From Legal Futures’ Associate Allianz Legal Protection.
With the recent announcement of the Civil Liability Bill generating further turbulence in the legal market, ALP hosted a local roundtable with solicitors in the Bristol area to discuss the challenges and opportunities in the Personal Injury and Clinical Negligence market. Over the course of two hours, the conversation focused on both customers and the profession, beginning with the impacts of the legal reforms.
So, what are the impacts of the legal reforms on customers?
The group were of the view that there’s a hidden, subconscious agenda for customers which they’ve been slow to pick up on. This is the question of whether honest customers should receive compensation for minor injuries. It’s an unconscious debate that gets lost in all the talk about the financial impact of the reforms. No doubt it’s going to become harder to bring low value cases in the same way they’ve been brought in the past with full legal representation. All agreed there’ll be an impact but it won’t be seen for some time – begging the question of whether it’ll be too late for customer groups to respond effectively?
In the longer term, what are the impacts of the legal reforms on the legal profession?
The immediate response was de-skilling with recruitment focused on paralegals rather than proven expertise. There’ll be fewer experienced Personal Injury and Clinical Negligence lawyers and a smaller talent pool to draw from in the long term. For those paralegals entering the market, high value cases are attractive but with so few of these around, there already seems to be a move to enter commercial law where the rewards are greater.
This means low value cases will become less attractive and lawyers won’t be able to run the cases as they won’t be cost effective. It puts into question, who will pick up this work – unproven experts or will cases simply not be run?
Clarke Willmott Solicitors summarised it well “I didn’t enter the profession to turn down cases where compensation is rightly deserved due to such cases being uneconomical to run”.
And what about the short term impacts?
Solicitors will become more selective about the cases that are taken on. That’s a logical next step but it might mean that some more difficult cases that solicitors firms would have previously taken on and won, won’t be pursued.
Also, law firms will be under more pressure to accept offers on cases. Whilst the interest of the client is fundamental, there’ll unconsciously be some pressure to settle cases earlier as margins become tighter.
Advertising and marketing has changed in the market – social media has grown and is now a fundamental part of promoting brands and services to customers. The spike in TV advertising has slightly reduced over the past 12months and this channel is often seen to have a negative impact on the industry as it promotes a compensation culture. Liked or not however, TV advertising has huge reach and solicitors would find it difficult to compete with the largest in the market through other marketing channels.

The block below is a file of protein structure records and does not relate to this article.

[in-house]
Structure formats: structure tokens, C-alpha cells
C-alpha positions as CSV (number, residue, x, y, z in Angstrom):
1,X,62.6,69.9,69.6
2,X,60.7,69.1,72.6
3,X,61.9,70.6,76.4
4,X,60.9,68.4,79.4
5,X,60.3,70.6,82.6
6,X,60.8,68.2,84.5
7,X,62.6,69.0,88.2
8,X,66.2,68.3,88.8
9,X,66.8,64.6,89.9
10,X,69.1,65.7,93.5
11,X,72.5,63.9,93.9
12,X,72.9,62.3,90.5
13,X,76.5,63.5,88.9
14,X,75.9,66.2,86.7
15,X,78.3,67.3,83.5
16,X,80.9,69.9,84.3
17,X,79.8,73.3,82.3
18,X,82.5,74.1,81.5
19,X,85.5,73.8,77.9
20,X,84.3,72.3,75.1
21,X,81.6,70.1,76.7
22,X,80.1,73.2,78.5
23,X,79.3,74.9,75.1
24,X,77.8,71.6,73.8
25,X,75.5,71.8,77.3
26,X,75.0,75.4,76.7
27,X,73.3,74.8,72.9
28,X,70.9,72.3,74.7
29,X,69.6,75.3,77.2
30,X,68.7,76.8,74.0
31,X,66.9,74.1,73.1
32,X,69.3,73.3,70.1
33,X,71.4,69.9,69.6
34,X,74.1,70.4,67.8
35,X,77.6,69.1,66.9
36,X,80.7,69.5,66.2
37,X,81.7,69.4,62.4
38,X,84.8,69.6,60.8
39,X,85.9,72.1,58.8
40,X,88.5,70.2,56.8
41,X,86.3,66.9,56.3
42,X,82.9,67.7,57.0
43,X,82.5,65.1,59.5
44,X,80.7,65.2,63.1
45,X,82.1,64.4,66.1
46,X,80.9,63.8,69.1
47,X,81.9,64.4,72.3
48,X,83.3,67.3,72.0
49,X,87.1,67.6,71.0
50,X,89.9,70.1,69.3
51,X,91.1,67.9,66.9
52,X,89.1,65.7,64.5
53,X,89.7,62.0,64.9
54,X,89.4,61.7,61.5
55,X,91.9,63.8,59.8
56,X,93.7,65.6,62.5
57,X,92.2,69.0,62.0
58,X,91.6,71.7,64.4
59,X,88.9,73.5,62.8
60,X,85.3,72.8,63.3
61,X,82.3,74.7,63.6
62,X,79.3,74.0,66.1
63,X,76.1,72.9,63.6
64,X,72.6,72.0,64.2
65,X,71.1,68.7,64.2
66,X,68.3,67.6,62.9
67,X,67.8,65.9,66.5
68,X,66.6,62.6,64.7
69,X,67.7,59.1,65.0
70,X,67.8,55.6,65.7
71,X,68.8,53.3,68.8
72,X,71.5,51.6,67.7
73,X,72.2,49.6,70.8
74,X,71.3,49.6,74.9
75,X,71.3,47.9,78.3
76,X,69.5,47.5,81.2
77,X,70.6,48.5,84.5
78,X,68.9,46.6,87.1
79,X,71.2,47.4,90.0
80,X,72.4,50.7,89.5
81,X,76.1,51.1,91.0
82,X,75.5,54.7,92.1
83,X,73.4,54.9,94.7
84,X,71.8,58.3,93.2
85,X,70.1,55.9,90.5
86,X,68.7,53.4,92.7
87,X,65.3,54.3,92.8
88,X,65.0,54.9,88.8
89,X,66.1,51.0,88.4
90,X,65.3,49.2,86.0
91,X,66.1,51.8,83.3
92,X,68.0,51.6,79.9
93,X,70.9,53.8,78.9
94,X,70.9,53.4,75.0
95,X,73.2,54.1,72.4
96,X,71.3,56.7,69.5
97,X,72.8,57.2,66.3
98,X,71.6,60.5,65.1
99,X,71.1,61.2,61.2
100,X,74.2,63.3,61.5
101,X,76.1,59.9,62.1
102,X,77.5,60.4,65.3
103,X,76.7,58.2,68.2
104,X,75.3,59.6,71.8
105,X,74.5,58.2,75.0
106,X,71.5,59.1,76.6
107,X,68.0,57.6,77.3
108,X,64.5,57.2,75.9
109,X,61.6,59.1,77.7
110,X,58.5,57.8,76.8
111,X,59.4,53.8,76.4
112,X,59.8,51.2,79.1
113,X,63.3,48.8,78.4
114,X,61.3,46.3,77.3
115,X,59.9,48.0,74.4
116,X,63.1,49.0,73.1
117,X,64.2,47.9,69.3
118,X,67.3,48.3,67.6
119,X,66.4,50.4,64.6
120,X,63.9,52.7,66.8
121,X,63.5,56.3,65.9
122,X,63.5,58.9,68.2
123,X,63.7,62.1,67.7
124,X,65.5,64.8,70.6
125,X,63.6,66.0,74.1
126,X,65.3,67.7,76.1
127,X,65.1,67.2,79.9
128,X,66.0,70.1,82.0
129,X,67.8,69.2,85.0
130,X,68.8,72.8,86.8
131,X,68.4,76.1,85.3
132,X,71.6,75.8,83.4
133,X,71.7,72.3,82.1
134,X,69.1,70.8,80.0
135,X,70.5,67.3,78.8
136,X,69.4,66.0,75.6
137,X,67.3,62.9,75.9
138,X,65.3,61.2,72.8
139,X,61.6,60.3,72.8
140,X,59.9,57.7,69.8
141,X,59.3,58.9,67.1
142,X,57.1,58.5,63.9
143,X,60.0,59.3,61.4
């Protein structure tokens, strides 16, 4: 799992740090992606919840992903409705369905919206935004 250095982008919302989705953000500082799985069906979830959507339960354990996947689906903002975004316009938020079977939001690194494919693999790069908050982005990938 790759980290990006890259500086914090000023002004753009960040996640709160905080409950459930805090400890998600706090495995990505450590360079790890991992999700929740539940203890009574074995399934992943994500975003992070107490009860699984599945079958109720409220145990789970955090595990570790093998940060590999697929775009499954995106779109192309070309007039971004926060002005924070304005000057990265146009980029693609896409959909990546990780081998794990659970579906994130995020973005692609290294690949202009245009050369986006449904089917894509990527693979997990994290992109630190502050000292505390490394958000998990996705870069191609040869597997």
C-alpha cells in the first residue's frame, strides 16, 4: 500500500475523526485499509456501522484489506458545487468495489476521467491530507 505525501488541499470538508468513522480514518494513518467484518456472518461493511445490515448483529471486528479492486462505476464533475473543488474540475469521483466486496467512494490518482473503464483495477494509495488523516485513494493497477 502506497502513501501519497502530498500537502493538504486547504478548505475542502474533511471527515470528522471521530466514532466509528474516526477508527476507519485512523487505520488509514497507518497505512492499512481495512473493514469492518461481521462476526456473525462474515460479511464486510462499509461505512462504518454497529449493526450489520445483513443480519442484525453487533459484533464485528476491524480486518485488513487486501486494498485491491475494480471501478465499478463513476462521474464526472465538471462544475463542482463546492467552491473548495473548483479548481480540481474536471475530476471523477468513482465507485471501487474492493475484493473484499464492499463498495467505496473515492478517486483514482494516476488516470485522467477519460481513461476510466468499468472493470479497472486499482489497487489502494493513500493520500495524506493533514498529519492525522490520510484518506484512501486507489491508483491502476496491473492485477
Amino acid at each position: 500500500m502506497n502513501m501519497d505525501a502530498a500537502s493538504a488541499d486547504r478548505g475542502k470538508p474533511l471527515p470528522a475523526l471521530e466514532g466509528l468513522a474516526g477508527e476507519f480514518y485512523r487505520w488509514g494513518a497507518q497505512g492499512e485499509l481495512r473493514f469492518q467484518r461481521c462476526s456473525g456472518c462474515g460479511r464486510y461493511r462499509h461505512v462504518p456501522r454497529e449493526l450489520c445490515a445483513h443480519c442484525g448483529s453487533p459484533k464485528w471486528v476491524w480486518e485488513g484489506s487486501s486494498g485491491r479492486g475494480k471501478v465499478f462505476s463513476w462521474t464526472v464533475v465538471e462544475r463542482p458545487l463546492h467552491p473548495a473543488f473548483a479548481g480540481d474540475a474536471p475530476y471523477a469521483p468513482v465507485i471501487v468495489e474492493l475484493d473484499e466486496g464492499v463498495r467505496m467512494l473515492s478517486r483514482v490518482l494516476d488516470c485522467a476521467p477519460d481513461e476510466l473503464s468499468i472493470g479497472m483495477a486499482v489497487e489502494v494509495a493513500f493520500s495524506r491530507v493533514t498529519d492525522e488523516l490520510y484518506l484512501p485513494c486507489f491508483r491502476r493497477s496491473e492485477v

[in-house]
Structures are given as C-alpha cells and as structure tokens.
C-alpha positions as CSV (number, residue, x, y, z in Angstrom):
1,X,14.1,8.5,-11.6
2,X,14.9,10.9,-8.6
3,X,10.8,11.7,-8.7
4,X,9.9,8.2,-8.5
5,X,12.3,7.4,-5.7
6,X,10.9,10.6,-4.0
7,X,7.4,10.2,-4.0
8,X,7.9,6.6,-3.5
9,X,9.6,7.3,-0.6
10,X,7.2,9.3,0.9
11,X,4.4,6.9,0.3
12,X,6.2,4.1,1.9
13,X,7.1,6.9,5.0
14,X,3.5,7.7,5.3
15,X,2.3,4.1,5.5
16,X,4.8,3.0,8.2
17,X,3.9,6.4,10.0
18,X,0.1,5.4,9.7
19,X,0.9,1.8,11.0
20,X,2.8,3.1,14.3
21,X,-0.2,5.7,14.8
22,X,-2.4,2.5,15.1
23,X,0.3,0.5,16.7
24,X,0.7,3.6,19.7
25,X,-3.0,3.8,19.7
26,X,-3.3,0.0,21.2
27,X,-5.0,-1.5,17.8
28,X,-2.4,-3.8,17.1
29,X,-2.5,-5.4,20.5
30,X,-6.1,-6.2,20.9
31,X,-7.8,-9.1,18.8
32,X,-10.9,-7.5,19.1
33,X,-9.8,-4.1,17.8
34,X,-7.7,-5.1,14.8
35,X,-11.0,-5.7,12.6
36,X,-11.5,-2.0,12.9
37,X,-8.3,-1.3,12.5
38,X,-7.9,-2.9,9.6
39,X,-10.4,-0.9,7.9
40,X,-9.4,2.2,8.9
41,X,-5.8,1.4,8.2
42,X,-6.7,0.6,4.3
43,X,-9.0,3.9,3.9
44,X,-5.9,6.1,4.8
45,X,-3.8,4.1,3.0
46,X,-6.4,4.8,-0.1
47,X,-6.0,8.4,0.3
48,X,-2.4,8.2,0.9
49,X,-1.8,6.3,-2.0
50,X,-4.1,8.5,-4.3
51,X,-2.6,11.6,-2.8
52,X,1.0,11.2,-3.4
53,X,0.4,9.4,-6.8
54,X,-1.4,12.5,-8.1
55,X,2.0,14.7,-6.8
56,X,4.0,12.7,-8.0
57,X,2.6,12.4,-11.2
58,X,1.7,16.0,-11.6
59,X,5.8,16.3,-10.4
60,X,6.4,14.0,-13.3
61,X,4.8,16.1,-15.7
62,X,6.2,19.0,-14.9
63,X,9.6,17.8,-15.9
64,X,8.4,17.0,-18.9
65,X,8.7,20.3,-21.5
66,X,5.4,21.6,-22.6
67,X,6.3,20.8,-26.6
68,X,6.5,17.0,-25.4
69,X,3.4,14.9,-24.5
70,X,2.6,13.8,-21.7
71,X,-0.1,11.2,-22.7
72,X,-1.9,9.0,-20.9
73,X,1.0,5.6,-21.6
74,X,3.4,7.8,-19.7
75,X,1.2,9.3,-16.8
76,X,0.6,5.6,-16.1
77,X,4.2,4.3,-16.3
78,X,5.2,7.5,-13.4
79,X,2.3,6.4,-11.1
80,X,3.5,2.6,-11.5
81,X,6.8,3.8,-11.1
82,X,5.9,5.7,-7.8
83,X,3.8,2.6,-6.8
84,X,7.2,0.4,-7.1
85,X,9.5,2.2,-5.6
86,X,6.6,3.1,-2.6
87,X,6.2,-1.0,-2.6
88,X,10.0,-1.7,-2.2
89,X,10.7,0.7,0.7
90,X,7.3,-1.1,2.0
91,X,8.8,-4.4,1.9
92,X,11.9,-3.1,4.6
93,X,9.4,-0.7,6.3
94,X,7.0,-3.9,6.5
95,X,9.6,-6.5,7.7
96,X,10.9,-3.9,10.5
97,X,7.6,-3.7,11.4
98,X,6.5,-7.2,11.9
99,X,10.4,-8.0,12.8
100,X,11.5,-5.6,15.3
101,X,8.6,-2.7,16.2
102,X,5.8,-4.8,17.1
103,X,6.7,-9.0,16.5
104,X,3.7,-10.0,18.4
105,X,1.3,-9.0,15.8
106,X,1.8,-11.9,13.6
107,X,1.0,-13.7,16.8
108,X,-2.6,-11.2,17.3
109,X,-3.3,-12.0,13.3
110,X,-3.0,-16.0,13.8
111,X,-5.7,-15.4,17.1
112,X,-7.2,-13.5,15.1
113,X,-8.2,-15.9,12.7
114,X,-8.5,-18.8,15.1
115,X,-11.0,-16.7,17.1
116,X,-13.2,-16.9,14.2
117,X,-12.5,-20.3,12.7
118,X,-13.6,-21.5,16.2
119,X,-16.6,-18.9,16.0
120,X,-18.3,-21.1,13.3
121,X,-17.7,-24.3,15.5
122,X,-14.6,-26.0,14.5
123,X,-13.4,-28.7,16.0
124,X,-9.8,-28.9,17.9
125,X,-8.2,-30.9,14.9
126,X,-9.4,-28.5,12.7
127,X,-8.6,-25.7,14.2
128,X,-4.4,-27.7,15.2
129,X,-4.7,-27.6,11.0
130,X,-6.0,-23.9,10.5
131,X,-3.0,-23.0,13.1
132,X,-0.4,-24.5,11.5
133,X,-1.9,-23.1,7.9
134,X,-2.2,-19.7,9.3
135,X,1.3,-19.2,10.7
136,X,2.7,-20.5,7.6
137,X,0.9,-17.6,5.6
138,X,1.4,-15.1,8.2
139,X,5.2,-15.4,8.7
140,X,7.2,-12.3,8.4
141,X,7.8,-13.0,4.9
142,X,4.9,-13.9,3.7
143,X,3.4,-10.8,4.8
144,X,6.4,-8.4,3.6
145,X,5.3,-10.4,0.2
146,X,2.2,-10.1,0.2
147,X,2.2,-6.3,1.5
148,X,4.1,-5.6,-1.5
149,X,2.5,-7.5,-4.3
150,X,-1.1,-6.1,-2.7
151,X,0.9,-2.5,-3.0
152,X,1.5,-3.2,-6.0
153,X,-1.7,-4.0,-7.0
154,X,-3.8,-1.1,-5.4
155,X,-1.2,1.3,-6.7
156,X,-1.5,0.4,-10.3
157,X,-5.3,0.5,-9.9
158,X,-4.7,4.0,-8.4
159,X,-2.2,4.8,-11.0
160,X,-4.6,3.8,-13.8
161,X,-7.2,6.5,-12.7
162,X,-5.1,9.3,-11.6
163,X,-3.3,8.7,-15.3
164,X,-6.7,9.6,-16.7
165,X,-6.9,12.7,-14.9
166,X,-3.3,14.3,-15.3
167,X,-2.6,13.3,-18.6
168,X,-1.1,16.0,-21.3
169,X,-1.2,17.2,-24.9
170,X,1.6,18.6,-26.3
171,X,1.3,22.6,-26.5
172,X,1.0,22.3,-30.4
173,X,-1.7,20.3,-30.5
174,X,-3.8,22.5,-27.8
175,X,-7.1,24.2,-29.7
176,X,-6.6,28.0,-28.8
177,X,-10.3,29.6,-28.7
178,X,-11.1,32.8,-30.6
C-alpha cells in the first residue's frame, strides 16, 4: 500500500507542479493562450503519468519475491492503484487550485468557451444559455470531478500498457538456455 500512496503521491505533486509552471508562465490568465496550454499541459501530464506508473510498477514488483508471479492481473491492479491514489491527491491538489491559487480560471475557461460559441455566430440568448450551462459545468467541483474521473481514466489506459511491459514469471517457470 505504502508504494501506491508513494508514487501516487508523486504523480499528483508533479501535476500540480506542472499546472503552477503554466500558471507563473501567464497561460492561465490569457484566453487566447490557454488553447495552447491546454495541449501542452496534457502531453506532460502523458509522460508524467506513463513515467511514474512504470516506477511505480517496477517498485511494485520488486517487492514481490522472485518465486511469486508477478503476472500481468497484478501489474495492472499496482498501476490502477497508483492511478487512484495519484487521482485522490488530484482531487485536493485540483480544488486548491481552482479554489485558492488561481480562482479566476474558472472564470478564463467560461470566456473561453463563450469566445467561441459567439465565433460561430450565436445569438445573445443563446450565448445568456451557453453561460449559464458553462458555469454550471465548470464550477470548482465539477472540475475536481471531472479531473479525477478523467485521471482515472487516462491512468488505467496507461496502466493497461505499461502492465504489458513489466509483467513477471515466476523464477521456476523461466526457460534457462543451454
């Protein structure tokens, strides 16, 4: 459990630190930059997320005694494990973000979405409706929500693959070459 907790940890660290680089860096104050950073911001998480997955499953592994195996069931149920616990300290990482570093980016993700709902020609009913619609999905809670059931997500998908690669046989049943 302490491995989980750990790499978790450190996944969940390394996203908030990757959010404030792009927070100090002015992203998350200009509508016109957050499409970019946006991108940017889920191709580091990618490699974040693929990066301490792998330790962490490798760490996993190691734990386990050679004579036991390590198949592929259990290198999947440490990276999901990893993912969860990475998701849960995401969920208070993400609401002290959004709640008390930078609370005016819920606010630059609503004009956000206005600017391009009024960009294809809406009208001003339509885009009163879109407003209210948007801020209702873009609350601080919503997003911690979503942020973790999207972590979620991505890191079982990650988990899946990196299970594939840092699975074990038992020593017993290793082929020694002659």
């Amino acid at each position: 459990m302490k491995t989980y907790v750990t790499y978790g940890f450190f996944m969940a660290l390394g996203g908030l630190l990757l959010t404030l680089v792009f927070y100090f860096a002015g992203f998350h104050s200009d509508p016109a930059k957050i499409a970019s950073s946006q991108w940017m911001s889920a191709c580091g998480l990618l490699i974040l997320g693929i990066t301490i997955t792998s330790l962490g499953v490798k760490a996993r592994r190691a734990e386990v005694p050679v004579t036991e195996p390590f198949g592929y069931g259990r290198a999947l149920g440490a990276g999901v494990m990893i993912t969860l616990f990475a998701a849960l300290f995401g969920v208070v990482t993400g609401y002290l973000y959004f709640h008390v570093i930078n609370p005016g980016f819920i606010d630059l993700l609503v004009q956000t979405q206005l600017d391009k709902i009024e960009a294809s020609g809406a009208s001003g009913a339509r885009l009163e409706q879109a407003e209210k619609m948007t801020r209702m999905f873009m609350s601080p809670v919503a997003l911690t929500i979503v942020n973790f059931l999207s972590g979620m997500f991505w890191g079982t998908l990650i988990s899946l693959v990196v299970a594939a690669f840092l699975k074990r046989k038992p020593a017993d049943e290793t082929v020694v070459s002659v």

Turning to customer perception, discussion focussed on whether customers are aware of their rights and how they access legal services?
Consensus was that the population is becoming more aware of its legal rights with the shared view that there are generational differences. Millennials access and use information far quicker and are generally more aware of their rights. This makes them more inclined to ‘claim’ than older generations.
All customers can now easily shop around so it’s not uncommon for two or three firms to be approached before a decision is made. This makes a law firm’s online customer journey vital for establishing confidence with a customer on first impression. And whilst there also seems to be customer demand for law firms to embrace technology with online transactions supporting growth, a face–to-face experience is still valued and needed.
There is also an expectation from customers around fixed price deals and price publication so they can easily compare costs. With price a more highly considered factor than brand and proven expertise, it’s likely this customer expectation is only set to increase.
And lastly, where does mediation sit in all this?
Generally, all law firms attending voiced that they currently aren’t seeing a growing trend for mediation due to little appetite from defendant law firms. However, it was mentioned that there has been a slight increase in the NHS Resolution promoting this.
Our panel concluded that solicitors will always settle cases by negotiation but they readily accept it takes both parties to have that view for cases to settle. They’re open minded to change but don’t think that any form of compulsory meditation is likely to be successful in the near future.
An interesting and insightful discussion, ALP would like to thank our solicitor partners for attending our roundtable and sharing their views.